Under the threat of ongoing global warming, predictions concerning how much temperatures will rise and precipitation will change are undergoing continual improvement, but the spatial distribution of predicted changes and their impacts on Earth-surface processes, notably erosion and sedimentation, are subject to great uncertainty. Such processes have immediate consequences for people living along alluvial or “transport-limited” rivers, which constitute the majority of rivers on Earth, yet their evolution in response to external forcing conditions is not well understood.

In the GyroSCoPe project, funded by an ERC Consolidator grant, we will address these knowledge gaps through an approach that focuses on how periodic changes in climate affect Earth-surface processes. Because the frequency of each forcing period likely dictates how far downstream in alluvial channels impacts are felt, it should be possible to decipher the impacts of individual periodic forcings in the geomorphic record, i.e., through alluvial fans and fluvial terraces. To do this, we will apply novel tools to decipher erosion histories in mountainous regions (glaciated and non-glaciated), and we will investigate downstream alluvial fans and fluvial terraces in the context of a recently developed model for the evolution of gravel-bedded rivers. Our new data will allow us to interpret the impact of periodic climate forcing on hillslope erosion rates, track how this sediment propagates across landscapes through alluvial rivers, and thus provide a wealth of data that can be used to calibrate landscape-evolution and alluvial-channel models. This improved understanding of the impacts of the magnitude and frequency of periodic forcing on erosion rates and sediment transport through rivers will in turn enable:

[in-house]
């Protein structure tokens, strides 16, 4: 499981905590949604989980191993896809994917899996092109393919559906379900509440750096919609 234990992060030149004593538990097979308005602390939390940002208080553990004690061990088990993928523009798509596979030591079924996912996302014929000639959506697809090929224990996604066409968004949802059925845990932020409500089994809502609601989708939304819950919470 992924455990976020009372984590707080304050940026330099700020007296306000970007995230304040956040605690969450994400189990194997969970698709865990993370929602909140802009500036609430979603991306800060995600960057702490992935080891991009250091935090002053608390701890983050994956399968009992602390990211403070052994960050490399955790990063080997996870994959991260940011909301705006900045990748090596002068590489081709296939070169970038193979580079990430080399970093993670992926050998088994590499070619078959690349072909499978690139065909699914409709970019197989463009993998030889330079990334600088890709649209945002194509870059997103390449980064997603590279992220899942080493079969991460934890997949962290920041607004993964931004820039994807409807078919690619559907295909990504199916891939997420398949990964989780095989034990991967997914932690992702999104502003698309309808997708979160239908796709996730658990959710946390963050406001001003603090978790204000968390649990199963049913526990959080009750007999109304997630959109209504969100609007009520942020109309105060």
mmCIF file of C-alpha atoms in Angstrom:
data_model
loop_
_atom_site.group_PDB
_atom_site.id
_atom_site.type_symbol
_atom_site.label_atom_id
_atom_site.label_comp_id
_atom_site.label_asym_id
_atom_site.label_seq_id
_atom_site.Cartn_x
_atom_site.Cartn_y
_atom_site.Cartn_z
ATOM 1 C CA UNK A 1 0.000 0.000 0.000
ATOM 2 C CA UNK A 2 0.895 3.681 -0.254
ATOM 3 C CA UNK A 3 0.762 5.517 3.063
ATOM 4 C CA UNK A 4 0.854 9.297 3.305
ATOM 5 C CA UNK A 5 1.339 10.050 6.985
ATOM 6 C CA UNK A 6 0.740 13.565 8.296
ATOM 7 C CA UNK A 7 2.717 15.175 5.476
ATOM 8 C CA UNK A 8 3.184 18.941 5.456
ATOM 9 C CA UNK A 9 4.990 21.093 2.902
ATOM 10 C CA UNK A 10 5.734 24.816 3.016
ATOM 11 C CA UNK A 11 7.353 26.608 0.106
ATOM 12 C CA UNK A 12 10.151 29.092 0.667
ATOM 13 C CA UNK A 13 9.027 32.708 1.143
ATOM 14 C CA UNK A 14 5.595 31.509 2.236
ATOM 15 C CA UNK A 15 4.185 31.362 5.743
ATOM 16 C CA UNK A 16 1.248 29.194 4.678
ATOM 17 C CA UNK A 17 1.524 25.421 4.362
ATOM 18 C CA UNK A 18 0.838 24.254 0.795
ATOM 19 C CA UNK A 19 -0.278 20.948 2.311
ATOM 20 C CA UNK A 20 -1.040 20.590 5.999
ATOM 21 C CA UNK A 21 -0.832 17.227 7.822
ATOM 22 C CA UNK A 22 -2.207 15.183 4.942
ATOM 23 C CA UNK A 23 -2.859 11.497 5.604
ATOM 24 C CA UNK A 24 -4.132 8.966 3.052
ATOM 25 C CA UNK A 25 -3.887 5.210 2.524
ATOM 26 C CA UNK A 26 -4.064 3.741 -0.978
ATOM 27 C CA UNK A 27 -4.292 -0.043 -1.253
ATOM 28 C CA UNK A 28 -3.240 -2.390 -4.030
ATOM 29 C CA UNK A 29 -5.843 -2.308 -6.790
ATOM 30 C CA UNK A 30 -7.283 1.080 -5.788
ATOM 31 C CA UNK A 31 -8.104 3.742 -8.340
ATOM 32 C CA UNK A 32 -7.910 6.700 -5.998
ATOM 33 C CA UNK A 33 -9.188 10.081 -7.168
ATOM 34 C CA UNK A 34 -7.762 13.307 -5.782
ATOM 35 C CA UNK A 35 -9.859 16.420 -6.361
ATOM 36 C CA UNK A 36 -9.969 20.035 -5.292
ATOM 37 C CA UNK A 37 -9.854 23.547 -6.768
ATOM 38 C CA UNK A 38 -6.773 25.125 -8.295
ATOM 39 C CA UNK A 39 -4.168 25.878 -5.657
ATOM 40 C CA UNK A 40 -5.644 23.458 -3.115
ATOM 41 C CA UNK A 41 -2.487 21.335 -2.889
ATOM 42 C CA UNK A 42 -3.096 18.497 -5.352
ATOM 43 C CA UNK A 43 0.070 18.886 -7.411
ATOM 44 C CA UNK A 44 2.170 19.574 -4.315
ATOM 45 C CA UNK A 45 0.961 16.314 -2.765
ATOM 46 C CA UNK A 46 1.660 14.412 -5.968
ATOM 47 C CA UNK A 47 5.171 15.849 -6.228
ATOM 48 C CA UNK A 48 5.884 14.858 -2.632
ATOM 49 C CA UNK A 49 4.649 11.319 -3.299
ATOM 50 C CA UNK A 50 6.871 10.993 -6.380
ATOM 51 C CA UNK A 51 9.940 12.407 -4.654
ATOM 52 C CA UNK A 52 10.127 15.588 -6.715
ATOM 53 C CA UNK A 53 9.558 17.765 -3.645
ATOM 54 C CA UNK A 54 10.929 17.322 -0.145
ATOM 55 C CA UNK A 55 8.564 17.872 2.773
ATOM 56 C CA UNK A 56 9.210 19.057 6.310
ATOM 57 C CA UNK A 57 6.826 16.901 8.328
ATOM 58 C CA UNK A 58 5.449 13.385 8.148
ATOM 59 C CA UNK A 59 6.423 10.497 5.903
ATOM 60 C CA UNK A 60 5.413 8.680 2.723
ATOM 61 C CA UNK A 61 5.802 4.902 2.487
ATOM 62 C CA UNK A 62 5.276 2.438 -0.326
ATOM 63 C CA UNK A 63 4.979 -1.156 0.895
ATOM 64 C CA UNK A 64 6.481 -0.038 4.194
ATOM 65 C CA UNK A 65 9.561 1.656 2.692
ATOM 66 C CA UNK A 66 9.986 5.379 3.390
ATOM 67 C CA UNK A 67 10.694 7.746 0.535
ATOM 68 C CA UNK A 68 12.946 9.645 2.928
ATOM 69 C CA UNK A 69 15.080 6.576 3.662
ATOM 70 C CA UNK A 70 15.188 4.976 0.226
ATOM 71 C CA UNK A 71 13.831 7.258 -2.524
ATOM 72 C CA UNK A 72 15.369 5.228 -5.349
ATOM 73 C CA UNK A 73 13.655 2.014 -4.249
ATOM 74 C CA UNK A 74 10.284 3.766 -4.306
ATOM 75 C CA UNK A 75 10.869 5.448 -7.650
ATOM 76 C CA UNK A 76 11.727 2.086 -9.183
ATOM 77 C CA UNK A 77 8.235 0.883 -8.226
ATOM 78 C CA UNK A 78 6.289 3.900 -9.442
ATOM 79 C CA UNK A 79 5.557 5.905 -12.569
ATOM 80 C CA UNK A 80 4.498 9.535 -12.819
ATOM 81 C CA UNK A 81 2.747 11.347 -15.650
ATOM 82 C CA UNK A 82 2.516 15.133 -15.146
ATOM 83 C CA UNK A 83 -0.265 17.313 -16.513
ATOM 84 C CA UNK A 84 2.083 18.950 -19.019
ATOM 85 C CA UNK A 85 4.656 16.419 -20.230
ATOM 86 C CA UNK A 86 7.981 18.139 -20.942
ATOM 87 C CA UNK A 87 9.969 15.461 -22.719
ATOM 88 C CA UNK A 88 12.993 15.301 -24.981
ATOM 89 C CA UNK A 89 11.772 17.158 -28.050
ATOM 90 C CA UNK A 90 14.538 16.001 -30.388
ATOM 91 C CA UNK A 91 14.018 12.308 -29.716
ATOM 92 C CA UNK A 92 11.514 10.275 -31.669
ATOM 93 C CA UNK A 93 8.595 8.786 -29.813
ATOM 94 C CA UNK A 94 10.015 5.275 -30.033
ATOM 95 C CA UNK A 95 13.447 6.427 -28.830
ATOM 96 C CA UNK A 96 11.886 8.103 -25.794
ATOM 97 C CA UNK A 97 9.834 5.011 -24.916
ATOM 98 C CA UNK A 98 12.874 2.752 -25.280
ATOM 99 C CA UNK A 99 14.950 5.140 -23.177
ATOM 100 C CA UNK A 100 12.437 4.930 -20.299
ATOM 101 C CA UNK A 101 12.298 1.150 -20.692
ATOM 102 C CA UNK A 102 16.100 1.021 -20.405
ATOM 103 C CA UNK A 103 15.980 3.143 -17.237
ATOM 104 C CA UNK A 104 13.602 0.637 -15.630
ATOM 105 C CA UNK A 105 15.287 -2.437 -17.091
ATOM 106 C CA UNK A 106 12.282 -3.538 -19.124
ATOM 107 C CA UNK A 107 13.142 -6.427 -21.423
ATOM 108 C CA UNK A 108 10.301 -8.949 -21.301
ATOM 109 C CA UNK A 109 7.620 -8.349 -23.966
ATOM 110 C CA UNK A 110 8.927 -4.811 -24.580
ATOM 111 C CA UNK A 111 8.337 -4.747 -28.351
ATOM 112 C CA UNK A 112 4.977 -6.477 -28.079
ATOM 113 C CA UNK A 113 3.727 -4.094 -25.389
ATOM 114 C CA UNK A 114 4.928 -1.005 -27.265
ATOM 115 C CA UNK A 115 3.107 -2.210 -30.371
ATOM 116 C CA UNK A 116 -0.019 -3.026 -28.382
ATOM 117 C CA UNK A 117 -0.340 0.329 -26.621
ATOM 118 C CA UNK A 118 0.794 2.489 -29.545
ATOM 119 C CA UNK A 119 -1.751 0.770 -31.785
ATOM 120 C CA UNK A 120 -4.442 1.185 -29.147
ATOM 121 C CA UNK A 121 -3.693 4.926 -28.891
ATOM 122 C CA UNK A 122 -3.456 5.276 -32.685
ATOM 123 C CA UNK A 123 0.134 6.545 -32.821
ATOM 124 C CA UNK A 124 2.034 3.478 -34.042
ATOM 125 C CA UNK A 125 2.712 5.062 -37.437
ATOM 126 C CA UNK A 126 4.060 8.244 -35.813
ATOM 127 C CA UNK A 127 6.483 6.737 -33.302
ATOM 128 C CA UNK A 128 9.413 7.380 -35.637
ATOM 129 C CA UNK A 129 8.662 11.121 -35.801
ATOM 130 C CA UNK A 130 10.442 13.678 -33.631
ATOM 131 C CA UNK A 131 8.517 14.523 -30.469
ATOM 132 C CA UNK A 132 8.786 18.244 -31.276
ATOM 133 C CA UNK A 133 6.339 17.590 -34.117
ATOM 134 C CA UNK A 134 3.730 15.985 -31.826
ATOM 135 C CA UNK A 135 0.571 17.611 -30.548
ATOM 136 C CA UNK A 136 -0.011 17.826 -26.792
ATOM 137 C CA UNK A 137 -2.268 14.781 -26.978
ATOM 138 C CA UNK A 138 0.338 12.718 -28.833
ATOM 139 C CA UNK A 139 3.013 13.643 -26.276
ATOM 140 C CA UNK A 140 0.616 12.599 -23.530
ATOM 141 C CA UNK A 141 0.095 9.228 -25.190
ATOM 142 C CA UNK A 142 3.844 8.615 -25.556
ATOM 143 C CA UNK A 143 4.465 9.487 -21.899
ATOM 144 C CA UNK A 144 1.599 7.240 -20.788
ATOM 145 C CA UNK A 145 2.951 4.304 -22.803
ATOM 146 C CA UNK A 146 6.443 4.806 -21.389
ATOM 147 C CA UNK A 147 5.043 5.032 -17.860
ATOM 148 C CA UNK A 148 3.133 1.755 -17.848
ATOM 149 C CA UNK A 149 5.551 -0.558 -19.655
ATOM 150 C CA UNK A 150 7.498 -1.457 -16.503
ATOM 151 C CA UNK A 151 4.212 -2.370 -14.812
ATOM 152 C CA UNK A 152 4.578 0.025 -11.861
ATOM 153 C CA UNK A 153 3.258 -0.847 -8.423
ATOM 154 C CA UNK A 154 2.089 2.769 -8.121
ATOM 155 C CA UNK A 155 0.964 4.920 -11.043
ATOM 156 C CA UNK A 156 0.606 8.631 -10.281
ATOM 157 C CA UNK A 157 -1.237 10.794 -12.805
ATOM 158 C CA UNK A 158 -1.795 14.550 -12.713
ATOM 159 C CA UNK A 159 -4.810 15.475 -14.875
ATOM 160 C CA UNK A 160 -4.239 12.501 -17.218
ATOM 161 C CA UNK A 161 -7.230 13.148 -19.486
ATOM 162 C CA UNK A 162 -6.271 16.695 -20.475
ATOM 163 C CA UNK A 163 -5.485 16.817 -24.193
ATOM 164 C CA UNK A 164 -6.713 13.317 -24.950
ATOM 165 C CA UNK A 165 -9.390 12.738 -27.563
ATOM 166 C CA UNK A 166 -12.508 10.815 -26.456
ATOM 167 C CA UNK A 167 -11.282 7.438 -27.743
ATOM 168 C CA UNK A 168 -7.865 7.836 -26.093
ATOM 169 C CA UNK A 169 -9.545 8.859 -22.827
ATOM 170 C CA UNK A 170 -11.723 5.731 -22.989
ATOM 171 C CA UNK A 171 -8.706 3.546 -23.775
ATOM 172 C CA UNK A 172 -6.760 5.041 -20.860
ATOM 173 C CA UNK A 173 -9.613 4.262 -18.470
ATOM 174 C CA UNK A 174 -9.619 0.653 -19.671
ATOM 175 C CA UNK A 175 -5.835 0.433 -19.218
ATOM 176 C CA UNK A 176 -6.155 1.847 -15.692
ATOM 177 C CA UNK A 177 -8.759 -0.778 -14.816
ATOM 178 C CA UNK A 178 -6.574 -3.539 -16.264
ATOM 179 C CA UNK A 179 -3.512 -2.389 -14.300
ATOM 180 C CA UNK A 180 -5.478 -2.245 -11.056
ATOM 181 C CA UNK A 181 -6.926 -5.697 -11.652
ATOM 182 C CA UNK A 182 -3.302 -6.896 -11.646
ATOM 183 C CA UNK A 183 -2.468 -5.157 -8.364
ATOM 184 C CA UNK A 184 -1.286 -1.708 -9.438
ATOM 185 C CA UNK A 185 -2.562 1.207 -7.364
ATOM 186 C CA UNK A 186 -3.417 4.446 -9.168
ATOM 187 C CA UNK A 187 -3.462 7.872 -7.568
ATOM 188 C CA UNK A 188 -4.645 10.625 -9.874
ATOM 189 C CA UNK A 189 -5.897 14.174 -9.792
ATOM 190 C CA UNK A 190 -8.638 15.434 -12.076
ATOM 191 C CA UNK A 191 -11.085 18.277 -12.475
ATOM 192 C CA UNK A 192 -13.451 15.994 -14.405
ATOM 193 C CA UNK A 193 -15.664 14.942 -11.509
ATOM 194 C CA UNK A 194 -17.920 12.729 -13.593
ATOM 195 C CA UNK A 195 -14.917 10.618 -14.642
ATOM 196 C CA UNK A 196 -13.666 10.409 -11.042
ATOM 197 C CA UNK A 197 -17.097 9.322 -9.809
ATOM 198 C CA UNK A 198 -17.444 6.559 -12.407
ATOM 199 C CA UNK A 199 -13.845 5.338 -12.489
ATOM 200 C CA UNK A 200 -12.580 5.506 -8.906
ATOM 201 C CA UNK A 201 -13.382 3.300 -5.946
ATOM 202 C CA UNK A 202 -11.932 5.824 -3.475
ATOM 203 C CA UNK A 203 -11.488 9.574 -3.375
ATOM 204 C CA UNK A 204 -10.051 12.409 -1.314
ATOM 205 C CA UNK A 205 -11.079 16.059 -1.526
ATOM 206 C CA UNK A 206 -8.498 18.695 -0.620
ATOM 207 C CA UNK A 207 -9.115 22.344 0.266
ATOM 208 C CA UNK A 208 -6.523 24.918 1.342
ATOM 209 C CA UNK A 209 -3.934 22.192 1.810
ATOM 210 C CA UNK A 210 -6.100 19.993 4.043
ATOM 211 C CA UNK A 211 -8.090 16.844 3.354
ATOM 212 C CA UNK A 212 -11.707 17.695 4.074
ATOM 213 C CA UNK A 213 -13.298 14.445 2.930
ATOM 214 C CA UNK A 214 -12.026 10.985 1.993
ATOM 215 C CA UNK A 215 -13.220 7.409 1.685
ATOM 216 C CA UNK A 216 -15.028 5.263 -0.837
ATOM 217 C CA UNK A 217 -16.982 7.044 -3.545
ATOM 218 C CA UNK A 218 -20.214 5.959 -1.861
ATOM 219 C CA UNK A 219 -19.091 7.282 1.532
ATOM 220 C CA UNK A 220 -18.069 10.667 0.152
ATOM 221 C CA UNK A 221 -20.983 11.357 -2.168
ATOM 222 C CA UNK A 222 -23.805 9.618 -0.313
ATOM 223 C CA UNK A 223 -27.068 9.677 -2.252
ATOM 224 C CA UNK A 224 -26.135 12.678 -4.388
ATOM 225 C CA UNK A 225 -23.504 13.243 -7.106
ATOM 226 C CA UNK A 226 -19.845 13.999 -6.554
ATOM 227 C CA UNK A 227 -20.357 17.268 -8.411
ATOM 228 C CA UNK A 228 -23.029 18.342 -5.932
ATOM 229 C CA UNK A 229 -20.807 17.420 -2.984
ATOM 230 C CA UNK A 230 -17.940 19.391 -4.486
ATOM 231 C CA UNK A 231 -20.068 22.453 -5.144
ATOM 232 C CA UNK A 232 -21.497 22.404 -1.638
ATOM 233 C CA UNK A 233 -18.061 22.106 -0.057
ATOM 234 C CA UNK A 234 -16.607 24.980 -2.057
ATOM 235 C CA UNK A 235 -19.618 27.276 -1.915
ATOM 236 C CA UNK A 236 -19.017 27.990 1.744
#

1. the use of terraces and fans as paleoclimate proxies, which can be used to test climate models, and
  2. predicting Earth-surface responses to ongoing and future climate changes.


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